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### Background.

This post is a continuation of:

### Surface integrals.

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We’ve now covered line integrals and the fundamental theorem for line integrals, so it’s now time to move on to surface integrals.

## Definition 1.1: Surface integral.

\begin{equation*}

\int F d^2\Bx\, G,

\end{equation*}

a

*surface integral*, where \( F,G \) are arbitrary multivector functions.

Like our multivector line integral, this is intrinsically multivector valued, with a product of \( F \) with arbitrary grades, a bivector \( d^2 \Bx \), and \( G \), also potentially with arbitrary grades. Let’s consider an example.

## Problem: Surface area integral example.

Given the hyperbolic surface parameterization \( x(\rho,\alpha) = \rho \gamma_0 e^{-\vcap \alpha} \), where \( \vcap = \gamma_{20} \) evaluate the indefinite integral

\begin{equation}\label{eqn:relativisticSurface:40}

\int \gamma_1 e^{\gamma_{21}\alpha} d^2 \Bx\, \gamma_2.

\end{equation}

## Answer

We have \( \Bx_\rho = \gamma_0 e^{-\vcap \alpha} \) and \( \Bx_\alpha = \rho\gamma_{2} e^{-\vcap \alpha} \), so

\begin{equation}\label{eqn:relativisticSurface:60}

\begin{aligned}

d^2 \Bx

&=

(\Bx_\rho \wedge \Bx_\alpha) d\rho d\alpha \\

&=

\gpgradetwo{

\gamma_{0} e^{-\vcap \alpha} \rho\gamma_{2} e^{-\vcap \alpha}

}

d\rho d\alpha \\

&=

\rho \gamma_{02} d\rho d\alpha,

\end{aligned}

\end{equation}

so the integral is

\begin{equation}\label{eqn:relativisticSurface:80}

\begin{aligned}

\int \rho \gamma_1 e^{\gamma_{21}\alpha} \gamma_{022} d\rho d\alpha

&=

-\inv{2} \rho^2 \int \gamma_1 e^{\gamma_{21}\alpha} \gamma_{0} d\alpha \\

&=

\frac{\gamma_{01}}{2} \rho^2 \int e^{\gamma_{21}\alpha} d\alpha \\

&=

\frac{\gamma_{01}}{2} \rho^2 \gamma^{12} e^{\gamma_{21}\alpha} \\

&=

\frac{\rho^2 \gamma_{20}}{2} e^{\gamma_{21}\alpha}.

\end{aligned}

\end{equation}

Because \( F \) and \( G \) were both vectors, the resulting integral could only have been a multivector with grades 0,2,4. As it happens, there were no scalar nor pseudoscalar grades in the end result, and we ended up with the spacetime plane between \( \gamma_0 \), and \( \gamma_2 e^{\gamma_{21}\alpha} \), which are rotations of \(\gamma_2\) in the x,y plane. This is illustrated in fig. 1 (omitting scale and sign factors.)

## Fundamental theorem for surfaces.

For line integrals we saw that \( d\Bx \cdot \grad = \gpgradezero{ d\Bx \partial } \), and obtained the fundamental theorem for multivector line integrals by omitting the grade selection and using the multivector operator \( d\Bx \partial \) in the integrand directly. We have the same situation for surface integrals. In particular, we know that the \(\mathbb{R}^3\) Stokes theorem can be expressed in terms of \( d^2 \Bx \cdot \spacegrad \)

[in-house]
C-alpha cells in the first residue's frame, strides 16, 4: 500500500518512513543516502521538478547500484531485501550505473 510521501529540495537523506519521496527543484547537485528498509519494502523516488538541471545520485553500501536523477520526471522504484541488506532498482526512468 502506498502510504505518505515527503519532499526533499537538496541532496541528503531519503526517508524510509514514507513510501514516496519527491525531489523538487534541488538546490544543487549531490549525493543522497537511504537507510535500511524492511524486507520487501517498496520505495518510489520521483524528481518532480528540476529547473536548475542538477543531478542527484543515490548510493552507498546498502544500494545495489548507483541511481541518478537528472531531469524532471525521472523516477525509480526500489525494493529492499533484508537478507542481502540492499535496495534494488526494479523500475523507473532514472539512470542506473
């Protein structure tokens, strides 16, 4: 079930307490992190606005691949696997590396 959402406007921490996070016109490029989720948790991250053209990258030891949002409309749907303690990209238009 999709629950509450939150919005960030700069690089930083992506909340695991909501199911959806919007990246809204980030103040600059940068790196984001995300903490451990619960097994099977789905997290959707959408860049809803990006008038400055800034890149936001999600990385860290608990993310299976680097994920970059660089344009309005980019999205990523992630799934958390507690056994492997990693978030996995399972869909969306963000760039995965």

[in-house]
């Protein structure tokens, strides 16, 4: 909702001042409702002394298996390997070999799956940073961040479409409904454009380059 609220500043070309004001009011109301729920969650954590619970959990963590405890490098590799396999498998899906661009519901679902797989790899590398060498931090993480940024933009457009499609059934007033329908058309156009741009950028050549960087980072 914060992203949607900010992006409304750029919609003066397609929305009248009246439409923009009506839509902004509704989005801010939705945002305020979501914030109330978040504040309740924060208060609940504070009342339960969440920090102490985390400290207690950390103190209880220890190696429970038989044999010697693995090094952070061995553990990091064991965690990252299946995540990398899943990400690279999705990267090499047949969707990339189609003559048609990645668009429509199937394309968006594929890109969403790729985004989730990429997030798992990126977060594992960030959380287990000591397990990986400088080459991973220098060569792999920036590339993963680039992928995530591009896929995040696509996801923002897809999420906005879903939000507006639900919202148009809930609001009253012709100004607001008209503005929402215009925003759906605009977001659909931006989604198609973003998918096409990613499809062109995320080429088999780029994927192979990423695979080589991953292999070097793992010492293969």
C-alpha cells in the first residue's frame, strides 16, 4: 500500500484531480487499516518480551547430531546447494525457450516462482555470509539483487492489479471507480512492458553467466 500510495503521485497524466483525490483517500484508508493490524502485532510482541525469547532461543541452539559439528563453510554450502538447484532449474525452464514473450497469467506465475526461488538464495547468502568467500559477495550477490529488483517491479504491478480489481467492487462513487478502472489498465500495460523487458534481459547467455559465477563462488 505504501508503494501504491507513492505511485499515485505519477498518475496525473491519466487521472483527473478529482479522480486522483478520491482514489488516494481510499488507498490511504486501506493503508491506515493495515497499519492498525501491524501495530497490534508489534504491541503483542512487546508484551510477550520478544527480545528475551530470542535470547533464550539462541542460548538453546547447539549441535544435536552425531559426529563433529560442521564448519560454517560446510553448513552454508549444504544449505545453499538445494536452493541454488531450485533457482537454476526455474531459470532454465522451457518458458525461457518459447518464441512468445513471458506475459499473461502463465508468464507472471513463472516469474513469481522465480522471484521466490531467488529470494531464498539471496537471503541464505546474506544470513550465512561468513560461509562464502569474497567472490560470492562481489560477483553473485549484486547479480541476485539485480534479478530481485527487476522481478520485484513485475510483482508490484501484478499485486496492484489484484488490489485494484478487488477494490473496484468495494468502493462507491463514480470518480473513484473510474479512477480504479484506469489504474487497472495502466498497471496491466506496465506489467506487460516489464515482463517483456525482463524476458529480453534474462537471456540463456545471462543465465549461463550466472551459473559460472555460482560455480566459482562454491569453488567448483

## Problem: GA form of 3D Stokes’ theorem integrand.

Given an \(\mathbb{R}^3\) vector field \( \Bf \), show that

\begin{equation}\label{eqn:relativisticSurface:180}

\int dA \ncap \cdot \lr{ \spacegrad \cross \Bf }

=

-\int \lr{d^2\Bx \cdot \spacegrad } \cdot \Bf.

\end{equation}

## Answer

Let \( d^2 \Bx = I \ncap dA \), implicitly fixing the relative orientation of the bivector area element compared to the chosen surface normal direction.

\begin{equation}\label{eqn:relativisticSurface:200}

\begin{aligned}

\int \lr{d^2\Bx \cdot \spacegrad } \cdot \Bf

&=

\int dA \gpgradeone{I \ncap \spacegrad } \cdot \Bf \\

&=

\int dA \lr{ I \lr{ \ncap \wedge \spacegrad} } \cdot \Bf \\

&=

\int dA \gpgradezero{ I^2 \lr{ \ncap \cross \spacegrad} \Bf } \\

&=

-\int dA \lr{ \ncap \cross \spacegrad} \cdot \Bf \\

&=

-\int dA \ncap \cdot \lr{ \spacegrad \cross \Bf }.

\end{aligned}

\end{equation}

The moral of the story is that the conventional dual form of the \(\mathbb{R}^3\) Stokes’ theorem can be written directly by projecting the gradient onto the surface area element. Geometrically, this projection operation has a rotational effect as well, since for bivector \( B \), and vector \( x \), the bivector-vector dot product \( B \cdot x \) is the component of \( x \) that lies in the plane \( B \wedge x = 0 \), but also rotated 90 degrees.

For multivector integration, we do not want an integral operator that includes such dot products. In the line integral case, we were able to achieve the same projective operation by using vector derivative instead of a dot product, and can do the same for the surface integral case. In particular

## Theorem 1.1: Projection of gradient onto the tangent space.

\begin{equation*}

\grad = \sum_\mu \Bx^\mu \PD{u^\mu}{},

\end{equation*}

the surface projection onto the tangent space associated with any two of those parameters, satisfies

\begin{equation*}